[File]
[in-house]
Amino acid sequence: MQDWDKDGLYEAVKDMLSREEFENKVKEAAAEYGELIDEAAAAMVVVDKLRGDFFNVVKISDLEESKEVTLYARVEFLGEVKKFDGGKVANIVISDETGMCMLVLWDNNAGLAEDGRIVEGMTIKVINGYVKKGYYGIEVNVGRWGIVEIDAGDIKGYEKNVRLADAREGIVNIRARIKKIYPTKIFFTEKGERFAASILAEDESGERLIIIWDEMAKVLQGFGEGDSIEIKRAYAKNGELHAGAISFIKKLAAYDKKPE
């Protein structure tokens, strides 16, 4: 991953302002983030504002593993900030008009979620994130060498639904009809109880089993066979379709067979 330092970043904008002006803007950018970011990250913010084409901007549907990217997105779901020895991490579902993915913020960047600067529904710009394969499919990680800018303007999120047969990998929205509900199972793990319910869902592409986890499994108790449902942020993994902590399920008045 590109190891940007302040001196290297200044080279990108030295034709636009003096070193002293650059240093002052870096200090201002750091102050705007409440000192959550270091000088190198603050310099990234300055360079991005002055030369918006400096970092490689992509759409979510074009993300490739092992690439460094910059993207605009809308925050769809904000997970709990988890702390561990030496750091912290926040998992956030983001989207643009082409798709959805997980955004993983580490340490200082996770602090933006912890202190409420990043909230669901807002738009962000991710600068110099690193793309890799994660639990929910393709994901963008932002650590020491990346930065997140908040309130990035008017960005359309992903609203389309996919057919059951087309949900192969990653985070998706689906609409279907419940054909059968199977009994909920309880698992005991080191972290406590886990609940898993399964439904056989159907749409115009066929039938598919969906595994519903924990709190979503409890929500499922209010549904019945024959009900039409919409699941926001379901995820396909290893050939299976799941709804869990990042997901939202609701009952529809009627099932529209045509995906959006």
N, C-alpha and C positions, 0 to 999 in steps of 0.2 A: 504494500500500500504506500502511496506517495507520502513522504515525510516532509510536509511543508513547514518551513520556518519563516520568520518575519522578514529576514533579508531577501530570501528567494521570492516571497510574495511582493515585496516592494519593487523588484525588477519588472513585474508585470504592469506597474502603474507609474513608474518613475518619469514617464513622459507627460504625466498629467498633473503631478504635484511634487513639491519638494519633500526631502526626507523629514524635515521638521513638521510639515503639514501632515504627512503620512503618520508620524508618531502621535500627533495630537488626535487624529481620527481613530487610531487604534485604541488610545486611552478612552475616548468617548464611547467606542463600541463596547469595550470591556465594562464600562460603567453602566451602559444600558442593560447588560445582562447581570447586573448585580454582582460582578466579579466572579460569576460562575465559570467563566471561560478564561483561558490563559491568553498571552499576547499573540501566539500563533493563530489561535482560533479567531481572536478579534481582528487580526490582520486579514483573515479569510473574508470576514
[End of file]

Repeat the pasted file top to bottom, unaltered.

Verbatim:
[in-house]
Amino acid sequence: MQDWDKDGLYEAVKDMLSREEFENKVKEAAAEYGELIDEAAAAMVVVDKLRGDFFNVVKISDLEESKEVTLYARVEFLGEVKKFDGGKVANIVISDETGMCMLVLWDNNAGLAEDGRIVEGMTIKVINGYVKKGYYGIEVNVGRWGIVEIDAGDIKGYEKNVRLADAREGIVNIRARIKKIYPTKIFFTEKGERFAASILAEDESGERLIIIWDEMAKVLQGFGEGDSIEIKRAYAKNGELHAGAISFIKKLAAYDKKPE
């Protein structure tokens, strides 16, 4: 991953302002983030504002593993900030008009979620994130060498639904009809109880089993066979379709067979 330092970043904008002006803007950018970011990250913010084409901007549907990217997105779901020895991490579902993915913020960047600067529904710009394969499919990680800018303007999120047969990998929205509900199972793990319910869902592409986890499994108790449902942020993994902590399920008045 590109190891940007302040001196290297200044080279990108030295034709636009003096070193002293650059240093002052870096200090201002750091102050705007409440000192959550270091000088190198603050310099990234300055360079991005002055030369918006400096970092490689992509759409979510074009993300490739092992690439460094910059993207605009809308925050769809904000997970709990988890702390561990030496750091912290926040998992956030983001989207643009082409798709959805997980955004993983580490340490200082996770602090933006912890202190409420990043909230669901807002738009962000991710600068110099690193793309890799994660639990929910393709994901963008932002650590020491990346930065997140908040309130990035008017960005359309992903609203389309996919057919059951087309949900192969990653985070998706689906609409279907419940054909059968199977009994909920309880698992005991080191972290406590886990609940898993399964439904056989159907749409115009066929039938598919969906595994519903924990709190979503409890929500499922209010549904019945024959009900039409919409699941926001379901995820396909290893050939299976799941709804869990990042997901939202609701009952529809009627099932529209045509995906959006």
N, C-alpha and C positions, 0 to 999 in steps of 0.2 A: 504494500500500500504506500502511496506517495507520502513522504515525510516532509510536509511543508513547514518551513520556518519563516520568520518575519522578514529576514533579508531577501530570501528567494521570492516571497510574495511582493515585496516592494519593487523588484525588477519588472513585474508585470504592469506597474502603474507609474513608474518613475518619469514617464513622459507627460504625466498629467498633473503631478504635484511634487513639491519638494519633500526631502526626507523629514524635515521638521513638521510639515503639514501632515504627512503620512503618520508620524508618531502621535500627533495630537488626535487624529481620527481613530487610531487604534485604541488610545486611552478612552475616548468617548464611547467606542463600541463596547469595550470591556465594562464600562460603567453602566451602559444600558442593560447588560445582562447581570447586573448585580454582582460582578466579579466572579460569576460562575465559570467563566471561560478564561483561558490563559491568553498571552499576547499573540501566539500563533493563530489561535482560533479567531481572536478579534481582528487580526490582520486579514483573515479569510473574508470576514